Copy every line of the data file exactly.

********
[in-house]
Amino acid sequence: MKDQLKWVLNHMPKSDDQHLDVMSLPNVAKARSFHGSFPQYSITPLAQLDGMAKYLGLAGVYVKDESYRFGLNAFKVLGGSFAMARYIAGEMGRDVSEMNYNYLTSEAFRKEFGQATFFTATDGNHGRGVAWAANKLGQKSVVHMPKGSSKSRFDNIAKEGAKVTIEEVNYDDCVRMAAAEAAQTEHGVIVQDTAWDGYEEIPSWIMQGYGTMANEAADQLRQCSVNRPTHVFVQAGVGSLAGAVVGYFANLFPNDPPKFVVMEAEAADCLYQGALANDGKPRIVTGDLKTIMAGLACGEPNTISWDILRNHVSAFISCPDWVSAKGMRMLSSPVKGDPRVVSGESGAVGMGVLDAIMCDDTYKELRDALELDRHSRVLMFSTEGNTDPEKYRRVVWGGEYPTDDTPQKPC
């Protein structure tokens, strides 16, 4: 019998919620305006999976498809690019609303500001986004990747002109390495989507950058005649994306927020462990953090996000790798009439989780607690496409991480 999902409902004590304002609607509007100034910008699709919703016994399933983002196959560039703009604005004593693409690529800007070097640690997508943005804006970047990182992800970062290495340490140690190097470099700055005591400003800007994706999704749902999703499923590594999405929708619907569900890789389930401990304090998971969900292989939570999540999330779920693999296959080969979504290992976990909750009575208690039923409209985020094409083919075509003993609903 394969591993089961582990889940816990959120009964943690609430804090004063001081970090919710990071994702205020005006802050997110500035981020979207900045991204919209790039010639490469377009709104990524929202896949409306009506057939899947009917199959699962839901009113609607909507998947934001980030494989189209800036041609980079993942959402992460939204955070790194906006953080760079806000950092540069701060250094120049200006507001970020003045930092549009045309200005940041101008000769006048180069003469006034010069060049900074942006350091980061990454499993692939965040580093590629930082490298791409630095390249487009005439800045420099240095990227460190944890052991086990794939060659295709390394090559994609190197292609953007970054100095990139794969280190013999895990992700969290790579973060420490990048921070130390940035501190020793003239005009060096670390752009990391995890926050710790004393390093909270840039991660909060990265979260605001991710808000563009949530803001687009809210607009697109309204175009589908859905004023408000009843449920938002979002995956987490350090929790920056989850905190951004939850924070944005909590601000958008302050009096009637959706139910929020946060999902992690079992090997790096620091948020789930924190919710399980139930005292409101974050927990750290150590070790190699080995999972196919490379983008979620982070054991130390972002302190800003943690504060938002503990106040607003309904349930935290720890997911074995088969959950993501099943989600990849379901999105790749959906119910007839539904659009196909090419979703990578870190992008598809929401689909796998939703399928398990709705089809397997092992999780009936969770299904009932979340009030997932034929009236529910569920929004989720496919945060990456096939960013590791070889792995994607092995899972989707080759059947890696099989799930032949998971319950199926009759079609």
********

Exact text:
[in-house]
Amino acid sequence: MKDQLKWVLNHMPKSDDQHLDVMSLPNVAKARSFHGSFPQYSITPLAQLDGMAKYLGLAGVYVKDESYRFGLNAFKVLGGSFAMARYIAGEMGRDVSEMNYNYLTSEAFRKEFGQATFFTATDGNHGRGVAWAANKLGQKSVVHMPKGSSKSRFDNIAKEGAKVTIEEVNYDDCVRMAAAEAAQTEHGVIVQDTAWDGYEEIPSWIMQGYGTMANEAADQLRQCSVNRPTHVFVQAGVGSLAGAVVGYFANLFPNDPPKFVVMEAEAADCLYQGALANDGKPRIVTGDLKTIMAGLACGEPNTISWDILRNHVSAFISCPDWVSAKGMRMLSSPVKGDPRVVSGESGAVGMGVLDAIMCDDTYKELRDALELDRHSRVLMFSTEGNTDPEKYRRVVWGGEYPTDDTPQKPC
């Protein structure tokens, strides 16, 4: 019998919620305006999976498809690019609303500001986004990747002109390495989507950058005649994306927020462990953090996000790798009439989780607690496409991480 999902409902004590304002609607509007100034910008699709919703016994399933983002196959560039703009604005004593693409690529800007070097640690997508943005804006970047990182992800970062290495340490140690190097470099700055005591400003800007994706999704749902999703499923590594999405929708619907569900890789389930401990304090998971969900292989939570999540999330779920693999296959080969979504290992976990909750009575208690039923409209985020094409083919075509003993609903 394969591993089961582990889940816990959120009964943690609430804090004063001081970090919710990071994702205020005006802050997110500035981020979207900045991204919209790039010639490469377009709104990524929202896949409306009506057939899947009917199959699962839901009113609607909507998947934001980030494989189209800036041609980079993942959402992460939204955070790194906006953080760079806000950092540069701060250094120049200006507001970020003045930092549009045309200005940041101008000769006048180069003469006034010069060049900074942006350091980061990454499993692939965040580093590629930082490298791409630095390249487009005439800045420099240095990227460190944890052991086990794939060659295709390394090559994609190197292609953007970054100095990139794969280190013999895990992700969290790579973060420490990048921070130390940035501190020793003239005009060096670390752009990391995890926050710790004393390093909270840039991660909060990265979260605001991710808000563009949530803001687009809210607009697109309204175009589908859905004023408000009843449920938002979002995956987490350090929790920056989850905190951004939850924070944005909590601000958008302050009096009637959706139910929020946060999902992690079992090997790096620091948020789930924190919710399980139930005292409101974050927990750290150590070790190699080995999972196919490379983008979620982070054991130390972002302190800003943690504060938002503990106040607003309904349930935290720890997911074995088969959950993501099943989600990849379901999105790749959906119910007839539904659009196909090419979703990578870190992008598809929401689909796998939703399928398990709705089809397997092992999780009936969770299904009932979340009030997932034929009236529910569920929004989720496919945060990456096939960013590791070889792995994607092995899972989707080759059947890696099989799930032949998971319950199926009759079609």